4. Make it fun! 

When students are frustrated, they aren’t having fun! Conversely, when students are having fun while learning, they tend to gain a better appreciation or even develop a liking towards a subject such as math. Further, you can guarantee engagement, and increase the chances that your child is actually learning or working towards mastery if he or she is having fun! 

To make math lessons and activities more fun for kids, try the following ideas:

  • Make it a competition! Invite friends, siblings, or family members to join in the fun and create a competitive game involving the math skill your child is working on. 
  • Use card games, dice or dominos to create new and engaging games to play with your child. 
  • Help your child create their own game. When kids take ownership over an activity, they form a sense of pride. Meanwhile, teaching another friend, sibling, or family member the game is the best way to learn and retain new information.

5. Don't bite off more than your child can chew

Most of us have heard the age-old colloquialism that kids retain information like a sponge. Though kids have a remarkable ability to retain new information, children are only human and can absorb so much at once. When planning math lessons and activities, keep in in mind that your child should only focus on a limited amount of new information at once. In fact, it’s best to scaffold information, and teach math concepts that are related.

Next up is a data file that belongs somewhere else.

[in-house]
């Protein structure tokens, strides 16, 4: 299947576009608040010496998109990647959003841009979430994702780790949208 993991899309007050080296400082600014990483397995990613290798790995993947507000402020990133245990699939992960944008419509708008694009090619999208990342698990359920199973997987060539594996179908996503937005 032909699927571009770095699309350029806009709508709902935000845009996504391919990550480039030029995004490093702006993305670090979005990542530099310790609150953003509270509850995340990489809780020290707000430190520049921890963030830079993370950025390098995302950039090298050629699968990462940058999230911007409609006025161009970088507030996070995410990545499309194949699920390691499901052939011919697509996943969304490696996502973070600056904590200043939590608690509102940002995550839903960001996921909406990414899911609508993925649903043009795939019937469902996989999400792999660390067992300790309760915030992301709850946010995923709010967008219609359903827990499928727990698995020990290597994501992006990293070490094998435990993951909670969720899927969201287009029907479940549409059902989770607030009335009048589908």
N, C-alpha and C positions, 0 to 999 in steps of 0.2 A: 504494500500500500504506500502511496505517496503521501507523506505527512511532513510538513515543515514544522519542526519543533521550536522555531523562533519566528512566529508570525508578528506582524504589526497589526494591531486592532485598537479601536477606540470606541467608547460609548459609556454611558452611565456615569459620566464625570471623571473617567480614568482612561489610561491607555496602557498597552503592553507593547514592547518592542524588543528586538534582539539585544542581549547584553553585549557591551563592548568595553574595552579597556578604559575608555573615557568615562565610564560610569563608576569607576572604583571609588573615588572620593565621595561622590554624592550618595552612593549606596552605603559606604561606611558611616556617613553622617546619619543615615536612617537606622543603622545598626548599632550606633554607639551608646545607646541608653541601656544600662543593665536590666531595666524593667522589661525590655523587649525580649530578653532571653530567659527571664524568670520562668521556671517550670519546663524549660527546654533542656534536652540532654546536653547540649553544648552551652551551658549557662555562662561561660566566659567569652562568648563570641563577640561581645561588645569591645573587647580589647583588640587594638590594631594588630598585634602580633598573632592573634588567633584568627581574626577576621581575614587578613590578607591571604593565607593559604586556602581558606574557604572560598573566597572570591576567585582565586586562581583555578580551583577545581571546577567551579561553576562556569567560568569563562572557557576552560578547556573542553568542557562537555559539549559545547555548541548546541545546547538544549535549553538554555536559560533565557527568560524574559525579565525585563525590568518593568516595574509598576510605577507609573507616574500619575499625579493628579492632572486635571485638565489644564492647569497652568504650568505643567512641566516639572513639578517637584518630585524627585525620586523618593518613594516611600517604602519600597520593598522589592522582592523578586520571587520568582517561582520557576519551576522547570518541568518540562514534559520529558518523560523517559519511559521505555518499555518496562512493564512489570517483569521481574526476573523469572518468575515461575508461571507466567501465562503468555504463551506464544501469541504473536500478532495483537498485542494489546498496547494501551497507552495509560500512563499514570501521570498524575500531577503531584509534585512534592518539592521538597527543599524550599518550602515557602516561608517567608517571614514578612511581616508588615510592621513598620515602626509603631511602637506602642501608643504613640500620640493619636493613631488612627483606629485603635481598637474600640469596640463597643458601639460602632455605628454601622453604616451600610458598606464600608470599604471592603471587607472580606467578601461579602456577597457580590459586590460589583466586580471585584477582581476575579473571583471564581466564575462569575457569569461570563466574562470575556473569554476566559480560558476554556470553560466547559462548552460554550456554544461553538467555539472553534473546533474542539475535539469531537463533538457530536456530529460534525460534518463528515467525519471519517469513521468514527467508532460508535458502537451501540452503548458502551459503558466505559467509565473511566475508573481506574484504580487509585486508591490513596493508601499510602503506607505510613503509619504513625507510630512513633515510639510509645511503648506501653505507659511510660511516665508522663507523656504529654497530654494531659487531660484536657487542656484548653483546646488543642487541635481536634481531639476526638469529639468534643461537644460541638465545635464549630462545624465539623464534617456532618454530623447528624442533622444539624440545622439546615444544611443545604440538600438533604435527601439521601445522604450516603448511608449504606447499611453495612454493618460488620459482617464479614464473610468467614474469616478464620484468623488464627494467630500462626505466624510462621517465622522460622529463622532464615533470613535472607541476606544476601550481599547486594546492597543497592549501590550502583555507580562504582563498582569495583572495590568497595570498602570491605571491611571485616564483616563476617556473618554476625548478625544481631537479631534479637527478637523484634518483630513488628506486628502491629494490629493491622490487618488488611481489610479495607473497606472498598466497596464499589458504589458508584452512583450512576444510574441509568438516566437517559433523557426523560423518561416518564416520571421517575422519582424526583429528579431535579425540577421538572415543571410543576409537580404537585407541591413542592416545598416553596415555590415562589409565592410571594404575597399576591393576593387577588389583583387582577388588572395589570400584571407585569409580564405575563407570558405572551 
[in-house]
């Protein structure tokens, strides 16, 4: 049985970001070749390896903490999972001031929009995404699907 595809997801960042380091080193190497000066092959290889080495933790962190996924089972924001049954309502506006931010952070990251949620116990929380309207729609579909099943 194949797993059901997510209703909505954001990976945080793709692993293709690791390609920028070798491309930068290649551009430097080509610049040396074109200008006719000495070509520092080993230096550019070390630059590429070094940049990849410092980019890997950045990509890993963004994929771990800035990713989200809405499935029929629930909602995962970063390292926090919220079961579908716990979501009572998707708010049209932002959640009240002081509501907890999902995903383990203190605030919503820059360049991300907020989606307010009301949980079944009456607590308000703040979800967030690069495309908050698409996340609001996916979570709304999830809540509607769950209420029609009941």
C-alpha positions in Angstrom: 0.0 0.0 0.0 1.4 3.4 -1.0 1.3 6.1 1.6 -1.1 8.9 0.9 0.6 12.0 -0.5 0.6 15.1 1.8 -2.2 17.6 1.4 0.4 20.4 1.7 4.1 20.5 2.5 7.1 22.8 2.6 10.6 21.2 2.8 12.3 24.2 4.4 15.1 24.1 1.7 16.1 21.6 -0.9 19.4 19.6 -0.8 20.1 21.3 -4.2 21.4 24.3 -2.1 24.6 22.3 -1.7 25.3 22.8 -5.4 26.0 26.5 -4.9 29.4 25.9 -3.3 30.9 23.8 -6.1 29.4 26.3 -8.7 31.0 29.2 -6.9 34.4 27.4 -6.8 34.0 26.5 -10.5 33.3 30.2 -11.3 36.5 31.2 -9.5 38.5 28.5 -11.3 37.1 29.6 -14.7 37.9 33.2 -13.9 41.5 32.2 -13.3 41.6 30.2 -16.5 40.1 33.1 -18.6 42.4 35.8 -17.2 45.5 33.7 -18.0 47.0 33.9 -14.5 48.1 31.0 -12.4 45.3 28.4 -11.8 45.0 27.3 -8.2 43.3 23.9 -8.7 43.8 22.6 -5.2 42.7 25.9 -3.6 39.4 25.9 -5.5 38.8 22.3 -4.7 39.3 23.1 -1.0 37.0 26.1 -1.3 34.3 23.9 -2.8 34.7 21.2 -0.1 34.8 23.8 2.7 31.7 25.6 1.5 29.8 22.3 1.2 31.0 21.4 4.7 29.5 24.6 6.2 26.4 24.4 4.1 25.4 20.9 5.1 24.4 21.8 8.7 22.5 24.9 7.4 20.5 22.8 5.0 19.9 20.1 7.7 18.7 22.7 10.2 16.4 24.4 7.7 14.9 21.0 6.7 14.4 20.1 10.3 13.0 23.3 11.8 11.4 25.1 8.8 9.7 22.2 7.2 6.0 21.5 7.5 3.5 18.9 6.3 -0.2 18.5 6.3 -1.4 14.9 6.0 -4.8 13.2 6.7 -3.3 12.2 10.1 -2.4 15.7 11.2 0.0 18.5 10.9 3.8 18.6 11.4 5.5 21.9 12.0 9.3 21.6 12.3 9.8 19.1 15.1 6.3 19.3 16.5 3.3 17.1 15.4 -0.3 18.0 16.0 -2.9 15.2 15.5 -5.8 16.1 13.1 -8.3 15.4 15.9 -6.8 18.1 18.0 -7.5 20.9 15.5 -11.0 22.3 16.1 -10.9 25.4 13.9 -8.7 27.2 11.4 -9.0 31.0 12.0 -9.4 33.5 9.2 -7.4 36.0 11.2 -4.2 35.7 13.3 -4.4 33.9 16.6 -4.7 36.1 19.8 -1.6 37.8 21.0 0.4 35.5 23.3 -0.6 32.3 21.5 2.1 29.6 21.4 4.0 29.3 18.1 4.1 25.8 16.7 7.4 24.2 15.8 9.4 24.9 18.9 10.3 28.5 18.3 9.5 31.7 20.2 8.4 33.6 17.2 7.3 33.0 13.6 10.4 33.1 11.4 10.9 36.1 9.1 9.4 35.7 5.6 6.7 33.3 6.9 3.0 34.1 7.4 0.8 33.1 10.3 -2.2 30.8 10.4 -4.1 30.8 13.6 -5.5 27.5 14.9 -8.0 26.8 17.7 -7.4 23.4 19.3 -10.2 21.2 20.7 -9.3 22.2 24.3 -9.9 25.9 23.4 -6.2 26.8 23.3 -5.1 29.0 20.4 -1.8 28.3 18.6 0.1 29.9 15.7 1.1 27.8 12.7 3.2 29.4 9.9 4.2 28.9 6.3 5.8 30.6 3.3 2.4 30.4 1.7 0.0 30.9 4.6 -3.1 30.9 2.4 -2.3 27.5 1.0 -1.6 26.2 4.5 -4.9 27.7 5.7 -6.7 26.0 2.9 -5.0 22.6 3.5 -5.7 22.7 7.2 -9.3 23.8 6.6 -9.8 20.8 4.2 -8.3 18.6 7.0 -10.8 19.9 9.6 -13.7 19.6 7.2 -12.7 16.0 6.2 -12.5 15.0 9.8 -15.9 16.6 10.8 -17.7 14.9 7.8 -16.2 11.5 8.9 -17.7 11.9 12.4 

Some focused strategies to help kids learn and retain information quickly might include using songs, math tricks and shortcuts, mnemonic devices and flash cards. One great strategy for teaching related math facts would be to use fact families when teaching addition and subtraction. 

By now, you’re probably no longer asking why math fact fluency is important, as it’s clear that kids need to be fluent in the skills they’ve already mastered to keep moving forward in their education and learning. Luckily there are a multitude of ways and strategies to use with kids to increase fluency in math every step of the way. Try some of the above techniques and watch your little mathematician’s skills blossom!

Play & Learn Math